Connecticut’s average hourly wages are up year-to-year when averaged across sectors, according to the most recent job numbers from the state’s Department of Labor. The modest 0.5% increase, totaling $6.22, is good news in one way, but there is bad news too.

Let’s start with the good: any increase at all beats the national average. According to the most recent report from the U.S. Bureau of Labor Statistics, the national average hourly wages have fallen 2.6% over the last year when accounting for inflation. That includes a 13-month downward trend.

According to the department, that number shows both dwindling real hourly wages combined with a lower number of working hours. Combined, the total decline in wages over the past year hit 3.4 percent.

Now for the bad news (or, I guess, the really bad news?). Rampant inflation continues to cut into any wage increases. Inflation numbers across the board are at a 40-year high and continue to increase, reaching 8.3% in the latest Consumer Price Index. Food prices have increased 10.8% in the last year.

A recent survey from Pew Research shows that 70% of Americans now see rising prices as their chief concern, topping healthcare affordability and violent crime.

A little more good news? Inflation is slowing, but not stopping or showing signs of decreasing. The U.S. Federal Reserve is committed to curbing it, according to chair Jerome Powell. Speaking in an interview with the Wall Street Journal, Powell said the Fed would continue to raise interest rates until prices come back down. The Fed has already raised interest rates twice so far this year.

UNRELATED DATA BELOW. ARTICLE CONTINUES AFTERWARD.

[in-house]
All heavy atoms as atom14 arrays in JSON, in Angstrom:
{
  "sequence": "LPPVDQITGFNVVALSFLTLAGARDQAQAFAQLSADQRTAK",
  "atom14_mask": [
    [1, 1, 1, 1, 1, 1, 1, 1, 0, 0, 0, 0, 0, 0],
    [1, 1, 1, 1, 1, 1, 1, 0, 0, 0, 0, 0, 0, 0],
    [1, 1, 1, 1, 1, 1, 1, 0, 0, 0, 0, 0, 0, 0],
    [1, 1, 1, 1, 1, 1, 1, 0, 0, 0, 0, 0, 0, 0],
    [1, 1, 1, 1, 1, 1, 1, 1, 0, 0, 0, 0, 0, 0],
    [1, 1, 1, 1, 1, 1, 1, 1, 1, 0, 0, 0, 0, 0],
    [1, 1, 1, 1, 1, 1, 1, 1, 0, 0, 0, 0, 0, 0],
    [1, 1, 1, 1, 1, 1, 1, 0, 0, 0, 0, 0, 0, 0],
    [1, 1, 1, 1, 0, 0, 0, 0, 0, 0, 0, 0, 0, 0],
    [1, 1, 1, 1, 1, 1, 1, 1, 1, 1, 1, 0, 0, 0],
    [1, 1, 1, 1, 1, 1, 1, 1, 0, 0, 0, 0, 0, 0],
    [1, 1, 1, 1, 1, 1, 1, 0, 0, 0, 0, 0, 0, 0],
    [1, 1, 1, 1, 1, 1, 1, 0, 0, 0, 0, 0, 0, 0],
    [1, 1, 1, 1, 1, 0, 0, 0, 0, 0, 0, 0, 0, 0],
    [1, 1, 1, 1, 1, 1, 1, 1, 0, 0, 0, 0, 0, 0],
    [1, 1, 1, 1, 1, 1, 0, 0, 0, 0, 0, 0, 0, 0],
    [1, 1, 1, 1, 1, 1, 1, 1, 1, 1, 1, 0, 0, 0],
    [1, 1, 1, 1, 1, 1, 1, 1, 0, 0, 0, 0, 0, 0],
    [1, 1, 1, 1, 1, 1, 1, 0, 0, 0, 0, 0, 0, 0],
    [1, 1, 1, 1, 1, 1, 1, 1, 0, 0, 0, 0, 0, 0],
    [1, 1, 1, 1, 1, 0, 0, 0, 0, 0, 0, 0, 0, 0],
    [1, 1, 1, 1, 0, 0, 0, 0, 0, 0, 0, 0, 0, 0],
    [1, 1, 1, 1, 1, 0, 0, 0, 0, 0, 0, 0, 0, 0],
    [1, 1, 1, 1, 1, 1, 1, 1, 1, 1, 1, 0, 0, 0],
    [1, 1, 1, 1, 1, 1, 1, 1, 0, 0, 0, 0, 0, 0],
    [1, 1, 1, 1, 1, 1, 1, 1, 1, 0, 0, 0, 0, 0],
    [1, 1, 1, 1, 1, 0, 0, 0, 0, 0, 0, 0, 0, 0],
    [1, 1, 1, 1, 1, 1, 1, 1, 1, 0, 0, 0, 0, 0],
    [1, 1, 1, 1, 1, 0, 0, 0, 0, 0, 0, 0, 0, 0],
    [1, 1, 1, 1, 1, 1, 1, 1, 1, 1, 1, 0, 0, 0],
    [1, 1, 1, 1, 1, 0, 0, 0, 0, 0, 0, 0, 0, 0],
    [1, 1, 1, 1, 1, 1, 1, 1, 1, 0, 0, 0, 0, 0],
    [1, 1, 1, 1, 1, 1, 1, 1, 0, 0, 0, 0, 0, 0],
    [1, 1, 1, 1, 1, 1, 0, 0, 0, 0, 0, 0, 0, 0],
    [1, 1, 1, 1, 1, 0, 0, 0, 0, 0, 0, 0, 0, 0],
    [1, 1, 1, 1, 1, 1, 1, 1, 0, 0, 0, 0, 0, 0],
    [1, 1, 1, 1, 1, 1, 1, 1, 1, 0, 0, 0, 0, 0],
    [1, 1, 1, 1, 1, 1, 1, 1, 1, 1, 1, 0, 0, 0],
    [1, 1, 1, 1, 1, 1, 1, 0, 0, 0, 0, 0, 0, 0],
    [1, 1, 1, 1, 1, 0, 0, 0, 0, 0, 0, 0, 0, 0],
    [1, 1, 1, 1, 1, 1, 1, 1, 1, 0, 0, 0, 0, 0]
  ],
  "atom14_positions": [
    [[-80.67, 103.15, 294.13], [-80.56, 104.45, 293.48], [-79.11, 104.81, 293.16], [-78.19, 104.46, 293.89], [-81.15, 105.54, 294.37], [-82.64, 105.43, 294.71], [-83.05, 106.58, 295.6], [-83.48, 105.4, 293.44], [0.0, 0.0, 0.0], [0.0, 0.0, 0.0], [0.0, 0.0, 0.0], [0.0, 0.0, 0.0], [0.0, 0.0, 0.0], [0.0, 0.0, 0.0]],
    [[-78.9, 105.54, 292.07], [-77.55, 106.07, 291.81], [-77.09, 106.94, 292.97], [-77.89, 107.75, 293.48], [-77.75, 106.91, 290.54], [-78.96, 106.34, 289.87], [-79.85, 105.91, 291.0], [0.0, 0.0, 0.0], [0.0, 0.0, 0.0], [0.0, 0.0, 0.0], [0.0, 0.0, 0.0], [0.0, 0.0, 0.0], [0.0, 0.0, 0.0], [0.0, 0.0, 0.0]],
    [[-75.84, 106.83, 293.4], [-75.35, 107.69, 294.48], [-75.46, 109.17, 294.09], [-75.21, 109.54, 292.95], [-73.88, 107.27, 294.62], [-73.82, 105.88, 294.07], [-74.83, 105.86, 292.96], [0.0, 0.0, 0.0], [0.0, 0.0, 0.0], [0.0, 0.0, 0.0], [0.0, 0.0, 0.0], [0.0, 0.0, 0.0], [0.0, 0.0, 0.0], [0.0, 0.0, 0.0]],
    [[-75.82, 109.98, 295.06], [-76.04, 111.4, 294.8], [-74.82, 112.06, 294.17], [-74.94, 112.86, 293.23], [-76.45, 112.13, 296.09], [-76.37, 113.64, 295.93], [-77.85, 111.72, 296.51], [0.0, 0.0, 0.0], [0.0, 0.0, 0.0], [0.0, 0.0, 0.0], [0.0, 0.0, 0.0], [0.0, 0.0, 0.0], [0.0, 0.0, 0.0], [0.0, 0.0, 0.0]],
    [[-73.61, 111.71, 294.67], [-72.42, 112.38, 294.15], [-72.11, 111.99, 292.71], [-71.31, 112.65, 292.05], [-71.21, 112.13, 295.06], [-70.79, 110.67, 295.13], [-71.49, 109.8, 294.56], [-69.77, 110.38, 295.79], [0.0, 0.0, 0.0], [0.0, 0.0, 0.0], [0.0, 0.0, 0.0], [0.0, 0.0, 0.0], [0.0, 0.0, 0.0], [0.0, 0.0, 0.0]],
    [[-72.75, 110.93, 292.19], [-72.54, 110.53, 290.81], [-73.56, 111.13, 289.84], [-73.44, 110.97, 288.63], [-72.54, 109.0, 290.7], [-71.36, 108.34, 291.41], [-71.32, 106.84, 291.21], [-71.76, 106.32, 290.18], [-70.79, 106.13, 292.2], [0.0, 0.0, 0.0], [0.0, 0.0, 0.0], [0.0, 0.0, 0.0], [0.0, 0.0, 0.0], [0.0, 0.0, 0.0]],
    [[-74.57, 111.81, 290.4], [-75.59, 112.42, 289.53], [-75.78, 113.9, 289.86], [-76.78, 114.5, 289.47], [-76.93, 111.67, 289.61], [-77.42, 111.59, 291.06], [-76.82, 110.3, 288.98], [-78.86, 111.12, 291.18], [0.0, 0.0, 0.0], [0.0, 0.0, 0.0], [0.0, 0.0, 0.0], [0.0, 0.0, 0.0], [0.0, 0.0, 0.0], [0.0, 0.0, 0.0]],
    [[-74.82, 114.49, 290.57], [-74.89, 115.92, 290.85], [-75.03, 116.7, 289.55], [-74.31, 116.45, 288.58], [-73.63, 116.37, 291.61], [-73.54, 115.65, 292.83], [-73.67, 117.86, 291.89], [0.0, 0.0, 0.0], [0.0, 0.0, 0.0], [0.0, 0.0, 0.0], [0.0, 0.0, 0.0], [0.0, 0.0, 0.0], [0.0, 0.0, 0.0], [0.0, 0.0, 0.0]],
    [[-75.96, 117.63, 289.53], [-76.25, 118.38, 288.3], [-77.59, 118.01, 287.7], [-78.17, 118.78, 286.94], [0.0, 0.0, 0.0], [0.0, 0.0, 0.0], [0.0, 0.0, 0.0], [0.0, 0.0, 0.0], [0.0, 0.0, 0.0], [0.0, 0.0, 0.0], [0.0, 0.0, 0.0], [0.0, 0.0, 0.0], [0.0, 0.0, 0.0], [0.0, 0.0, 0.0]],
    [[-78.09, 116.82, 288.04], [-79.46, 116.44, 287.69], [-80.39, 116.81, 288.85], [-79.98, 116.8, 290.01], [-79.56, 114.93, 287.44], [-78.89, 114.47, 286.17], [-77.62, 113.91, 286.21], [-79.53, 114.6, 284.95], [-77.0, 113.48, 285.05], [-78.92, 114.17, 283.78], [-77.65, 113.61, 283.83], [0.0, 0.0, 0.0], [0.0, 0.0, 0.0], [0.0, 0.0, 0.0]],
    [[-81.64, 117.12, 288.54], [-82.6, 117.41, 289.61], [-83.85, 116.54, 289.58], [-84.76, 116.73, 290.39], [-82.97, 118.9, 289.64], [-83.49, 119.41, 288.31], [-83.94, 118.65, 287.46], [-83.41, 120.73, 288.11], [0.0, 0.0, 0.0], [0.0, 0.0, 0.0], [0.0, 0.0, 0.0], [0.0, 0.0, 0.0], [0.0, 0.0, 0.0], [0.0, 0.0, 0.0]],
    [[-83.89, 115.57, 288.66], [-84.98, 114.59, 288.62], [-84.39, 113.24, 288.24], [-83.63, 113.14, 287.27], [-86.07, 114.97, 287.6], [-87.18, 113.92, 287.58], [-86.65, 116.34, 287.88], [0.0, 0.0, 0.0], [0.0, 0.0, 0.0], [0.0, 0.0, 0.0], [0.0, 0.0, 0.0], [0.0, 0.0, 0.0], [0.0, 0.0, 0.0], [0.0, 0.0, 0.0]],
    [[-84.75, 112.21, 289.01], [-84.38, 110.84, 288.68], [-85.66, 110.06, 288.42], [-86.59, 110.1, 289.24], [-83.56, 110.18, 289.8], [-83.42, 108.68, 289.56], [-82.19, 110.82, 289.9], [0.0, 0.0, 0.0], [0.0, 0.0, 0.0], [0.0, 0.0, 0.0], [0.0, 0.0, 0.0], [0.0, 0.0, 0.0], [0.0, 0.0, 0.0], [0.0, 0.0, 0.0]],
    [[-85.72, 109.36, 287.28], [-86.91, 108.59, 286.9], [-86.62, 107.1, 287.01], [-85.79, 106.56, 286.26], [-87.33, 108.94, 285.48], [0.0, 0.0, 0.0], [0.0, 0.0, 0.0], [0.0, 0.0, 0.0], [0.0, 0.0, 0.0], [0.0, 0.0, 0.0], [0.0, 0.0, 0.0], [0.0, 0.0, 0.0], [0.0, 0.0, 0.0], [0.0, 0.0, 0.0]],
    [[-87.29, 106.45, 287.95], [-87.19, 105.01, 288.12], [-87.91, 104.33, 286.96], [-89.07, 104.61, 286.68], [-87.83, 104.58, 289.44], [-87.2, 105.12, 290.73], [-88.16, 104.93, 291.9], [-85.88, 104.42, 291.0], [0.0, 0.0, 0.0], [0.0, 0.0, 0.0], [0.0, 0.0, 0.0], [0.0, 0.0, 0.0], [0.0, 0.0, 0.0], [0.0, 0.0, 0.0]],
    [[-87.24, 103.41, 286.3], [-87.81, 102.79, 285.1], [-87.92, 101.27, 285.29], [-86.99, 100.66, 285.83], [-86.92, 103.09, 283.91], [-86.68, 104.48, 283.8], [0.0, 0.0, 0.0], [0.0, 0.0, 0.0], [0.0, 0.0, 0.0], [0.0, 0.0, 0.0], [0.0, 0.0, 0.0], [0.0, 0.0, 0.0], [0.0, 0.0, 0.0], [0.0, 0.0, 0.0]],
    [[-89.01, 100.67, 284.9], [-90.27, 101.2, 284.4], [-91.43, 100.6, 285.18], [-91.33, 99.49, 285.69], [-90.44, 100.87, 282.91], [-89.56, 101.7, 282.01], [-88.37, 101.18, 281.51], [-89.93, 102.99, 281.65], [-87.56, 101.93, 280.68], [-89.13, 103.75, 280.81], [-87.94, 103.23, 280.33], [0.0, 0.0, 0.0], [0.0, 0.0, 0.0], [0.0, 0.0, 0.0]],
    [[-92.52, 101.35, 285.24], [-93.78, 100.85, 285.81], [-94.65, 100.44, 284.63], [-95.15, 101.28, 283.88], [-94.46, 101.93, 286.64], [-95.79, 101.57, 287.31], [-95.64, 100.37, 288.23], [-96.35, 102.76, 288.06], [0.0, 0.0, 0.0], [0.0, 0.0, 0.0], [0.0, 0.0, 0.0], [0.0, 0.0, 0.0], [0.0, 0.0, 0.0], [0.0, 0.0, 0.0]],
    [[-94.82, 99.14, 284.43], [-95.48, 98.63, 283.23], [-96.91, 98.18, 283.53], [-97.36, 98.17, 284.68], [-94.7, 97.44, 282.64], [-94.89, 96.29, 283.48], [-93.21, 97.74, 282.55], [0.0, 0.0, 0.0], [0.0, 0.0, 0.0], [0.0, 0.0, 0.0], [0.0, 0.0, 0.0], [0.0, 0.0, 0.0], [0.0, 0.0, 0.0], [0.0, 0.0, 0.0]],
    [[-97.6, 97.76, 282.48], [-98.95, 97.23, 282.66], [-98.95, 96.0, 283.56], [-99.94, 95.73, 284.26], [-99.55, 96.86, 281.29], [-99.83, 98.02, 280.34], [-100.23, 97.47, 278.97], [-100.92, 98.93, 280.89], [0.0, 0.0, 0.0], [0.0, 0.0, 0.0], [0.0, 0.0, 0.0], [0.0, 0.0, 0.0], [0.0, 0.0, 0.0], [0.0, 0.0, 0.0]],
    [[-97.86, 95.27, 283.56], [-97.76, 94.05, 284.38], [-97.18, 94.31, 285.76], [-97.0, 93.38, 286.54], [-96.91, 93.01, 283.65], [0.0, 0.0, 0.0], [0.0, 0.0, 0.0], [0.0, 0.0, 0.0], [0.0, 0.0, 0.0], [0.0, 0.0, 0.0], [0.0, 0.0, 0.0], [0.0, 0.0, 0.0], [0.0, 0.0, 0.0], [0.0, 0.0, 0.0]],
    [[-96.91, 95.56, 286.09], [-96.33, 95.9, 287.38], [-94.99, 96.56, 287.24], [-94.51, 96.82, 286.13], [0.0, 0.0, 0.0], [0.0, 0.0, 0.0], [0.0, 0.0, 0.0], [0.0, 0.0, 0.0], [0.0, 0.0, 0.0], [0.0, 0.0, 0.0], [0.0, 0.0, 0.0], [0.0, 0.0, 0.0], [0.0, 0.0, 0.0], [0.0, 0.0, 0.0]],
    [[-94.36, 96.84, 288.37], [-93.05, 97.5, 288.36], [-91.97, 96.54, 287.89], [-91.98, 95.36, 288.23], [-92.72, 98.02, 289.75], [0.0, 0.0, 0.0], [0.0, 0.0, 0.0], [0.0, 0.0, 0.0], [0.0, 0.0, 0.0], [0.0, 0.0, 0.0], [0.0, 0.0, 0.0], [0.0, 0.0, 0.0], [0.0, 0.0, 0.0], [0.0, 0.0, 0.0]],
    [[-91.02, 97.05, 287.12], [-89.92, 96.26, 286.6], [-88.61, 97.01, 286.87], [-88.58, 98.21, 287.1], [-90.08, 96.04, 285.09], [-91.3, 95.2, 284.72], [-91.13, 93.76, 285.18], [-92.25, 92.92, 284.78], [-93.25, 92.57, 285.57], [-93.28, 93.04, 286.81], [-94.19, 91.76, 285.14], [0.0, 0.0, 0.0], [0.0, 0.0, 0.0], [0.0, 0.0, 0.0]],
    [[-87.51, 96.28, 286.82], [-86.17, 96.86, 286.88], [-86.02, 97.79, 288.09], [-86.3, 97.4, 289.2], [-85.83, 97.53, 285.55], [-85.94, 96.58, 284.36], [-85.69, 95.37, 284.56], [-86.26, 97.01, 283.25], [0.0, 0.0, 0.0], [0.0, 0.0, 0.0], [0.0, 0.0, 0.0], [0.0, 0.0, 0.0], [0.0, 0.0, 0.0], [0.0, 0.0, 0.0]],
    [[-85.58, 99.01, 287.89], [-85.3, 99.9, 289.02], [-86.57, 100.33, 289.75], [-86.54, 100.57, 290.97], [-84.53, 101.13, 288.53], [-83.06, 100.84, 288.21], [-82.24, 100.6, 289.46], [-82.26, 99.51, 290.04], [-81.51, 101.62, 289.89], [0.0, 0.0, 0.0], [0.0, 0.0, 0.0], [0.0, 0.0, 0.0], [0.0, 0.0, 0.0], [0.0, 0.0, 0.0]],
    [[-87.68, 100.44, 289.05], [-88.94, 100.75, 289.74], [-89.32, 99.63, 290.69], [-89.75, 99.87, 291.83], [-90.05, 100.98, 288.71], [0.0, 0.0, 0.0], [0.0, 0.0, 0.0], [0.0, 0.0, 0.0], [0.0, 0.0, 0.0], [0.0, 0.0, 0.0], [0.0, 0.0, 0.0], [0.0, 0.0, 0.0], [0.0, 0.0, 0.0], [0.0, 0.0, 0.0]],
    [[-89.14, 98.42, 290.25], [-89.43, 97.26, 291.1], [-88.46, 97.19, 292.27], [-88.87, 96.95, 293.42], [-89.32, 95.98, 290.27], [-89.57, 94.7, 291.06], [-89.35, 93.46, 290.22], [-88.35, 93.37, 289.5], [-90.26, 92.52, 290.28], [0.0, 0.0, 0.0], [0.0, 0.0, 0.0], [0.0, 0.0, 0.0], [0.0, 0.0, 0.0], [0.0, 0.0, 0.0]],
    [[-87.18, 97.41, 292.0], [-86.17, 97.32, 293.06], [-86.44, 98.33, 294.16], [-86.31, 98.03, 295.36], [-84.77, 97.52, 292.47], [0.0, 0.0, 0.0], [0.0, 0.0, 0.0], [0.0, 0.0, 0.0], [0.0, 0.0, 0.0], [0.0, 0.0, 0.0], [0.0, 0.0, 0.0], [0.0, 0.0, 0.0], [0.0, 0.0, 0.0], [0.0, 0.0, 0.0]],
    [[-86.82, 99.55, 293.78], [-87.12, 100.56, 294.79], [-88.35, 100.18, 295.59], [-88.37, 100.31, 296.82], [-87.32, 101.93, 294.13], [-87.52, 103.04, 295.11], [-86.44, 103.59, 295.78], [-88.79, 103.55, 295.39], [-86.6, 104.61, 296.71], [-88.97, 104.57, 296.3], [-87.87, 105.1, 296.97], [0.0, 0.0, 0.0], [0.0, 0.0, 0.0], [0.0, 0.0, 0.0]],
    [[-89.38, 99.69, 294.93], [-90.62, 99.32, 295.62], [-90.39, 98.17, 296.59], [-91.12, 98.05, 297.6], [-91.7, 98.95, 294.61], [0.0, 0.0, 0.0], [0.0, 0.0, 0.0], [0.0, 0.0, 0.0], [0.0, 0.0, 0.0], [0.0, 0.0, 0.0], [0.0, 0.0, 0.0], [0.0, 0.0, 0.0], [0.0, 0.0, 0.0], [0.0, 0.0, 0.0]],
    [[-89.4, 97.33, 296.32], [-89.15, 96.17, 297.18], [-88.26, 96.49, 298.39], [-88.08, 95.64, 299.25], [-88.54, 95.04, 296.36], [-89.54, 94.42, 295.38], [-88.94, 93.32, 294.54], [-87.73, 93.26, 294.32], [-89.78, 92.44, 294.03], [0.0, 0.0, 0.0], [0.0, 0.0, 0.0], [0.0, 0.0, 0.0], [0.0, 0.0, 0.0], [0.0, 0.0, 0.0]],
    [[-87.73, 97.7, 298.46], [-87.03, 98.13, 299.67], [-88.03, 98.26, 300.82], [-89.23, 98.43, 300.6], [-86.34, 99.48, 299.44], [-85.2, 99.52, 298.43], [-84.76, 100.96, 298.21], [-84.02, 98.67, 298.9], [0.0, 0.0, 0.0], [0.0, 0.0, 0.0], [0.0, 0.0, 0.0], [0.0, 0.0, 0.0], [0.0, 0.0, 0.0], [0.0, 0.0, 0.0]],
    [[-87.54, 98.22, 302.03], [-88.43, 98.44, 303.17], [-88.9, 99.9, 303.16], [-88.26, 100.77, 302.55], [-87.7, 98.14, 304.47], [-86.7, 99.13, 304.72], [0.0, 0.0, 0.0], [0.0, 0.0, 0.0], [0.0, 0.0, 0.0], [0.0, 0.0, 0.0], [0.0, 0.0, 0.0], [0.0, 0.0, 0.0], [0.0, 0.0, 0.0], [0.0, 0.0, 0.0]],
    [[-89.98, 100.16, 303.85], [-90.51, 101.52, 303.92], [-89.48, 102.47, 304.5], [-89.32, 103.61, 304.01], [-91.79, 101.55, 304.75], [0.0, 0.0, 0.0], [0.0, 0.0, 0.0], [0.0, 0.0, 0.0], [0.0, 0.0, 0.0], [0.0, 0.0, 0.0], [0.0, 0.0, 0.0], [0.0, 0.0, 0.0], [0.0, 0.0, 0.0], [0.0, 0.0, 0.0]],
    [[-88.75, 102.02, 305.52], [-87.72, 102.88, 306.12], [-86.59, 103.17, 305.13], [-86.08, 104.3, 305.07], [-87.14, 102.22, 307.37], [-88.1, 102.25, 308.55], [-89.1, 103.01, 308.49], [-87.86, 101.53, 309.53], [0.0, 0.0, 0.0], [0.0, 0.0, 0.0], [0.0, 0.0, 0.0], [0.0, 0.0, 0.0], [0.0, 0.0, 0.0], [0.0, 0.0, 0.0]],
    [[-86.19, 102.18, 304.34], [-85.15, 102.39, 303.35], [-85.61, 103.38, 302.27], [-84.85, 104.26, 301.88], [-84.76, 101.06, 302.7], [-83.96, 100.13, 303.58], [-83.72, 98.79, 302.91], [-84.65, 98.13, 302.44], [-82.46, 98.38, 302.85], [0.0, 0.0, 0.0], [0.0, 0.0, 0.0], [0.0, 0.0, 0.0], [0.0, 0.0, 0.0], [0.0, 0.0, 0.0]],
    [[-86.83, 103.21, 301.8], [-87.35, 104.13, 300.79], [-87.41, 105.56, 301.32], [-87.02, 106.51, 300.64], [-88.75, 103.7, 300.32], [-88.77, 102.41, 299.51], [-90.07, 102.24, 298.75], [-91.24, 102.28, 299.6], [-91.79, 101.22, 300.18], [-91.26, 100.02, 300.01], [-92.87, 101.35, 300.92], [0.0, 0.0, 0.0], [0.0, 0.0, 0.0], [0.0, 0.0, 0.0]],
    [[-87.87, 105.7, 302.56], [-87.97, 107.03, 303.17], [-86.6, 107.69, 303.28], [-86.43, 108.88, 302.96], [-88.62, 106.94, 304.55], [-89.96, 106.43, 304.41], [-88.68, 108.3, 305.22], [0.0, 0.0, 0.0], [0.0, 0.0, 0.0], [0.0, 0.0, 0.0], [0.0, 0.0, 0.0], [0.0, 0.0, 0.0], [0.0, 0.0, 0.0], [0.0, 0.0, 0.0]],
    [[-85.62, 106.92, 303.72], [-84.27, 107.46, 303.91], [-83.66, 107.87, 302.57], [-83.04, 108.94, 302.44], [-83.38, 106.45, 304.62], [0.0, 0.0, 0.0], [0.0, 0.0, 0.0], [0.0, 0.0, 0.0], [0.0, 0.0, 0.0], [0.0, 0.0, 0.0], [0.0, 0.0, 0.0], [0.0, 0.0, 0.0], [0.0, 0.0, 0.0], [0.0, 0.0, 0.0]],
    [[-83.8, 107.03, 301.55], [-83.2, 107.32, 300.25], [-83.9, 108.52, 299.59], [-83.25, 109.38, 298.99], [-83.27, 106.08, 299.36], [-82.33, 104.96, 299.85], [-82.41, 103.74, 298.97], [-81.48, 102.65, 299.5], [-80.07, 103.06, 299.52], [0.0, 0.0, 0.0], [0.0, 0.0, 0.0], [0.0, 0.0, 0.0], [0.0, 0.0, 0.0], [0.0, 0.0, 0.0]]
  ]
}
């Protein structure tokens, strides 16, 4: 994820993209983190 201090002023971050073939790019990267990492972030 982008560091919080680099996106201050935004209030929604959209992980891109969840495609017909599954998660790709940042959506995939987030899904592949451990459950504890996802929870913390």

Powell, however, also cautioned that bringing down inflation would not be easy and could come at a cost to the current near-record-low unemployment rate, though he stressed he believes the labor market will remain strong.

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An Emmy and AP award-winning journalist, Tricia has spent more than a decade working in digital and broadcast media. She has covered everything from government corruption to science and space to entertainment...

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